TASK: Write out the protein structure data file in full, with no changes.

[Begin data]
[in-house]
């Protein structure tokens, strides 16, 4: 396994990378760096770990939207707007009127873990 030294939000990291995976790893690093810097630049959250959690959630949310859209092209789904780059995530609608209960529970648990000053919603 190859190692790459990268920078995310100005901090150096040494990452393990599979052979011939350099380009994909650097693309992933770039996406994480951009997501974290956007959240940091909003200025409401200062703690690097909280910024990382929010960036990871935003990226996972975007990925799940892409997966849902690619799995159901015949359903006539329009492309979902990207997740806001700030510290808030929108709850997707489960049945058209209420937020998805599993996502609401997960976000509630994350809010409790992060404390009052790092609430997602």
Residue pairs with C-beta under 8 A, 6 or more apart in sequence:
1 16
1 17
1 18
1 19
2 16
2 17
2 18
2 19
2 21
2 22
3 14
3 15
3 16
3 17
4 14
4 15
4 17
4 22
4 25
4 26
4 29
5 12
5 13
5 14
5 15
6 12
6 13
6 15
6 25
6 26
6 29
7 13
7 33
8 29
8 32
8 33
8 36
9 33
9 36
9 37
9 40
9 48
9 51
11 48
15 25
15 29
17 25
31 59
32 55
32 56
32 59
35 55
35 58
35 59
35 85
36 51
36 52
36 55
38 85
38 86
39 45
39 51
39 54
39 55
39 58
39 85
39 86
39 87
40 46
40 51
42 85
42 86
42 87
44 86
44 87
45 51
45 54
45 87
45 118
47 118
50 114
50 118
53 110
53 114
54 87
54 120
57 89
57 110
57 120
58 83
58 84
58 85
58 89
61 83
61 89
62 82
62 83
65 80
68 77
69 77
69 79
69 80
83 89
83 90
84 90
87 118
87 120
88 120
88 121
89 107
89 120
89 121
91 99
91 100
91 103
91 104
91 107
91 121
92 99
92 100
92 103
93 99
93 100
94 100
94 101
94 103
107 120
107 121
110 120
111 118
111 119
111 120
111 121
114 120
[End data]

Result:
[in-house]
């Protein structure tokens, strides 16, 4: 396994990378760096770990939207707007009127873990 030294939000990291995976790893690093810097630049959250959690959630949310859209092209789904780059995530609608209960529970648990000053919603 190859190692790459990268920078995310100005901090150096040494990452393990599979052979011939350099380009994909650097693309992933770039996406994480951009997501974290956007959240940091909003200025409401200062703690690097909280910024990382929010960036990871935003990226996972975007990925799940892409997966849902690619799995159901015949359903006539329009492309979902990207997740806001700030510290808030929108709850997707489960049945058209209420937020998805599993996502609401997960976000509630994350809010409790992060404390009052790092609430997602």
Residue pairs with C-beta under 8 A, 6 or more apart in sequence:
1 16
1 17
1 18
1 19
2 16
2 17
2 18
2 19
2 21
2 22
3 14
3 15
3 16
3 17
4 14
4 15
4 17
4 22
4 25
4 26
4 29
5 12
5 13
5 14
5 15
6 12
6 13
6 15
6 25
6 26
6 29
7 13
7 33
8 29
8 32
8 33
8 36
9 33
9 36
9 37
9 40
9 48
9 51
11 48
15 25
15 29
17 25
31 59
32 55
32 56
32 59
35 55
35 58
35 59
35 85
36 51
36 52
36 55
38 85
38 86
39 45
39 51
39 54
39 55
39 58
39 85
39 86
39 87
40 46
40 51
42 85
42 86
42 87
44 86
44 87
45 51
45 54
45 87
45 118
47 118
50 114
50 118
53 110
53 114
54 87
54 120
57 89
57 110
57 120
58 83
58 84
58 85
58 89
61 83
61 89
62 82
62 83
65 80
68 77
69 77
69 79
69 80
83 89
83 90
84 90
87 118
87 120
88 120
88 121
89 107
89 120
89 121
91 99
91 100
91 103
91 104
91 107
91 121
92 99
92 100
92 103
93 99
93 100
94 100
94 101
94 103
107 120
107 121
110 120
111 118
111 119
111 120
111 121
114 120